James W. Melrose was a Colorado State Prohibition Agent during Prohibition, not an FBI man or a "dry sleuth" or any of the other titles given him by newspapers. He was very active in his enforcement duties. His wife, Allene Melrose, kept a scrapbook of his activities from 1922 to 1924. He raided stills, stopped cars and trucks of bootleggers, discovered caches of booze hidden in cellars, even ended the East High School flow of illegal liquor. Melrose's exploits included arresting the farmers with drunk hogs (no, they couldn't dispose of the evidence that way) and chasing a man with a pint of moonshine down a movie theater aisle. Setting up "sting" operations where he bought liquor then arrested the seller was common.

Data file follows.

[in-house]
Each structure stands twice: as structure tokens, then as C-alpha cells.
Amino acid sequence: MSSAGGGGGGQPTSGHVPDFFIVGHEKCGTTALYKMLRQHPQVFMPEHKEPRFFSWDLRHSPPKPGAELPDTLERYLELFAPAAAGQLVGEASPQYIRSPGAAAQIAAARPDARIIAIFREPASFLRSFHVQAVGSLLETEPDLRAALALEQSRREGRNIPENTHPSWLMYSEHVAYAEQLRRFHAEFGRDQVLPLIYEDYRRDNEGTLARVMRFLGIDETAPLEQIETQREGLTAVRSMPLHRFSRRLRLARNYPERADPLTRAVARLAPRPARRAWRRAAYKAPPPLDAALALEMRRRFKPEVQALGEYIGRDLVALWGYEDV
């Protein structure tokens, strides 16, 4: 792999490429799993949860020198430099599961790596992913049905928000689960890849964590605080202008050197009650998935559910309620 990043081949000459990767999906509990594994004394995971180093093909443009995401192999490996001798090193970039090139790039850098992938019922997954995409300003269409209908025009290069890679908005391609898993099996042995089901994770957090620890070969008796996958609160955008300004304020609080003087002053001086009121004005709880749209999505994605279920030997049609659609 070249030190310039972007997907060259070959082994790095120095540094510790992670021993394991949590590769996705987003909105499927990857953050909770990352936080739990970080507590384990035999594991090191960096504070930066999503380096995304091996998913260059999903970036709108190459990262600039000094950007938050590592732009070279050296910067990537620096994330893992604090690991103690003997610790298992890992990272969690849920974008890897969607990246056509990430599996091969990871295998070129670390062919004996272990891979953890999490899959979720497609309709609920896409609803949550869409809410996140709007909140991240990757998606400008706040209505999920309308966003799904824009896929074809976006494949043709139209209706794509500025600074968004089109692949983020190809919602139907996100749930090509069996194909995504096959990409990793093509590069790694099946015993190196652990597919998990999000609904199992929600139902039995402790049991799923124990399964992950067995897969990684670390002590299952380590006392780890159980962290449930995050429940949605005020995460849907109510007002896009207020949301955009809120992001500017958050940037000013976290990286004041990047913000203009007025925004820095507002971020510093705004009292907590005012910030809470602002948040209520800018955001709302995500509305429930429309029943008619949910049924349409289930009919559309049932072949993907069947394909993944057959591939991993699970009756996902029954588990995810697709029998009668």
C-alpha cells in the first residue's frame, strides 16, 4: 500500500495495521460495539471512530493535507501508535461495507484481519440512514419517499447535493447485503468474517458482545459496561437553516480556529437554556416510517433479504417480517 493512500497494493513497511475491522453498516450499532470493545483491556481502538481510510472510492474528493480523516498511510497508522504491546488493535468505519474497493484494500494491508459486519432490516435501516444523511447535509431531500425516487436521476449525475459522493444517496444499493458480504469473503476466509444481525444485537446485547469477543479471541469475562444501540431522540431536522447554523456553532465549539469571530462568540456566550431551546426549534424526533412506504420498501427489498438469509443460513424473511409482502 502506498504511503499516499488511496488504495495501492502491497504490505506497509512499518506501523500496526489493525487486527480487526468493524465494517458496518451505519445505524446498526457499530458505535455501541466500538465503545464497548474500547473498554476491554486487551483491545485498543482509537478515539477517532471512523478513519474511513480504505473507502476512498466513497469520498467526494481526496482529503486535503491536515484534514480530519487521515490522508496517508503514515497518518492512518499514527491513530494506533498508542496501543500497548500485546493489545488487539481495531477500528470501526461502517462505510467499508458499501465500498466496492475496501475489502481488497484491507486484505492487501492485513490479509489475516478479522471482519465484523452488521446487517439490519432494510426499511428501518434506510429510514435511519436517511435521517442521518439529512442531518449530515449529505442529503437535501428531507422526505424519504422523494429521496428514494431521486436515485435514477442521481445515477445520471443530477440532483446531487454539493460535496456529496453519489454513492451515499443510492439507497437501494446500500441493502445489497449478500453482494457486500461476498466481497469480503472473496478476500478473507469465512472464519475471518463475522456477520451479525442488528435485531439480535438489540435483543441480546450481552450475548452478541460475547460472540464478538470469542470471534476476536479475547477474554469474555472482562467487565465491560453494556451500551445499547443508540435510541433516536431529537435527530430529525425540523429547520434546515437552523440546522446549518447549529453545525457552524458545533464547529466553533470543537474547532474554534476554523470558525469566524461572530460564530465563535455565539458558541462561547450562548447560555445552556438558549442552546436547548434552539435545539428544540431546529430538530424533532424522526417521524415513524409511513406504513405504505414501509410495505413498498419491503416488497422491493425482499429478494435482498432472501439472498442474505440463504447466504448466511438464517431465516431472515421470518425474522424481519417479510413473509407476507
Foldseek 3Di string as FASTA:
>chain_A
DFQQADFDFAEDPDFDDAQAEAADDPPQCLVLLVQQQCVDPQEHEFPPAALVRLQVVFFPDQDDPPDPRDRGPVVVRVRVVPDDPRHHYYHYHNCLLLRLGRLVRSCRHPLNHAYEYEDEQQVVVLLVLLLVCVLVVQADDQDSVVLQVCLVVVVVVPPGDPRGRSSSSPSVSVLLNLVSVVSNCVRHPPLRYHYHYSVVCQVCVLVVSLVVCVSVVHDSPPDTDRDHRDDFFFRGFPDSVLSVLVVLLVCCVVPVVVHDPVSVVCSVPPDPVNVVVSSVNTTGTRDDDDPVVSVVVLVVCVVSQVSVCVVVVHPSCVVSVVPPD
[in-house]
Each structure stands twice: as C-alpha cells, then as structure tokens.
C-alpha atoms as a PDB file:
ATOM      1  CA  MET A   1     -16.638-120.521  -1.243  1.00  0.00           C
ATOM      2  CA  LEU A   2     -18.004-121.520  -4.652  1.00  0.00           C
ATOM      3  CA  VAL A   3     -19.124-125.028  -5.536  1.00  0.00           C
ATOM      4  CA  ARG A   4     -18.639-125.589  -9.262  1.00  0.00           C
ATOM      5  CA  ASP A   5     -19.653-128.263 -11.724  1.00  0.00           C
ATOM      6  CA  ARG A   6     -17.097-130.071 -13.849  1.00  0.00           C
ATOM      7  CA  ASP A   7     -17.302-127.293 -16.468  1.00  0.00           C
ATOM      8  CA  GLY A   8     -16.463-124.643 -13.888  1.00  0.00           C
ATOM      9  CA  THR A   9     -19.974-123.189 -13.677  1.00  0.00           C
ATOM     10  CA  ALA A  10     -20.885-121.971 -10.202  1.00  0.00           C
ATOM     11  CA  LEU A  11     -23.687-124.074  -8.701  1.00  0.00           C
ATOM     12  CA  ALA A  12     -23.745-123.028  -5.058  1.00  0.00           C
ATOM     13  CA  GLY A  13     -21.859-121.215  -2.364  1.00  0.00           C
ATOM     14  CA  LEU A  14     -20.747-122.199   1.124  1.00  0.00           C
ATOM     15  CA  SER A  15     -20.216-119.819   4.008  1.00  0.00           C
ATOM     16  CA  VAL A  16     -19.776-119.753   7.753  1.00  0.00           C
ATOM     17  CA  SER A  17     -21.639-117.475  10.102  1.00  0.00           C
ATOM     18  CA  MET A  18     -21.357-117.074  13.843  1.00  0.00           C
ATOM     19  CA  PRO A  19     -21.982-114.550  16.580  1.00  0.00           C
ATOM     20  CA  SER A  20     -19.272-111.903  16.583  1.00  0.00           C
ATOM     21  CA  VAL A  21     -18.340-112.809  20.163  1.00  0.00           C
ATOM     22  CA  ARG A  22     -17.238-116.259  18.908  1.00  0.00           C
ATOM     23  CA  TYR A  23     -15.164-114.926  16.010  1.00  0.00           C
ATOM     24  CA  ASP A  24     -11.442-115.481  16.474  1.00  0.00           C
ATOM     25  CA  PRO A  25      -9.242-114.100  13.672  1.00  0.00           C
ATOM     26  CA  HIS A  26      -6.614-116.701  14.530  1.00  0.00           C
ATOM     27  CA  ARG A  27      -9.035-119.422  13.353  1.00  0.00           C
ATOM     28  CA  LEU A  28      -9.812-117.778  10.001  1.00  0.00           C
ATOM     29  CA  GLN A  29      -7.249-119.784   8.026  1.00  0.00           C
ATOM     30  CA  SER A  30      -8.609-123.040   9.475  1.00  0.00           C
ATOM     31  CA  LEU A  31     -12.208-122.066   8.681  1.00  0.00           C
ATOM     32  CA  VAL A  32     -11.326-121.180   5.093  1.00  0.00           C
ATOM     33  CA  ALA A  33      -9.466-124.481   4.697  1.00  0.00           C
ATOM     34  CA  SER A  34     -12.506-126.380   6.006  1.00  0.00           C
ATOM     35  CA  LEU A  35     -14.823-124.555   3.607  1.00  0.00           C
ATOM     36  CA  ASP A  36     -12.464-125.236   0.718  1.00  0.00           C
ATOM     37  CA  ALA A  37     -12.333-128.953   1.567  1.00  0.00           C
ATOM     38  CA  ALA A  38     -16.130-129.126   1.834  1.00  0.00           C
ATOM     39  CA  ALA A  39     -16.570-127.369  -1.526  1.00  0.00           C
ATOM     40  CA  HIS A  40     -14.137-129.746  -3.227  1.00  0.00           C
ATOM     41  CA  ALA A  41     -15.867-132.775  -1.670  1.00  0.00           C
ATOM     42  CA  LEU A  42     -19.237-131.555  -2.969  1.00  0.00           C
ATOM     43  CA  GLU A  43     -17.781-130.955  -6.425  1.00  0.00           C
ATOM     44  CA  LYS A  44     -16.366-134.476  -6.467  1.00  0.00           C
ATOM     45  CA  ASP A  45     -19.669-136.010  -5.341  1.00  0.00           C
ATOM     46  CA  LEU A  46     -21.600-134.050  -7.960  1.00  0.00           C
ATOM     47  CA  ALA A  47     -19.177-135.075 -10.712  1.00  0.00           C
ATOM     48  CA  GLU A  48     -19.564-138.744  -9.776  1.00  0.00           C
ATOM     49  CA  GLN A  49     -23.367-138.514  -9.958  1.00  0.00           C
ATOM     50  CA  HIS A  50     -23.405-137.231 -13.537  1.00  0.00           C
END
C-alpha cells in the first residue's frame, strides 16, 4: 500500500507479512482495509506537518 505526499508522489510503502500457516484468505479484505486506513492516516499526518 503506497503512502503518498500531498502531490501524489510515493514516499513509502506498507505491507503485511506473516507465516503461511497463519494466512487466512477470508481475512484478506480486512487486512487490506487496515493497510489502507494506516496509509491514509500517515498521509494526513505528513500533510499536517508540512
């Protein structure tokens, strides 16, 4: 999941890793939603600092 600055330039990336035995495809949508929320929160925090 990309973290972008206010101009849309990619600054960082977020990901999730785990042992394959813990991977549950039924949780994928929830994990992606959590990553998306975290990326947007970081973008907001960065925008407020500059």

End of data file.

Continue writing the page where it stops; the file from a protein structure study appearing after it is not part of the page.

Melrose and his wife had a daughter named Frances Melrose who grew up and wrote her own stories of dramatic Colorado events for the Rocky Mountain News
. She kept the scrapbook of her father's career. It may be viewed among her papers (WH995) on the 5th floor, Western History/Genealogy Department, of the Central Branch of the Denver Public Library.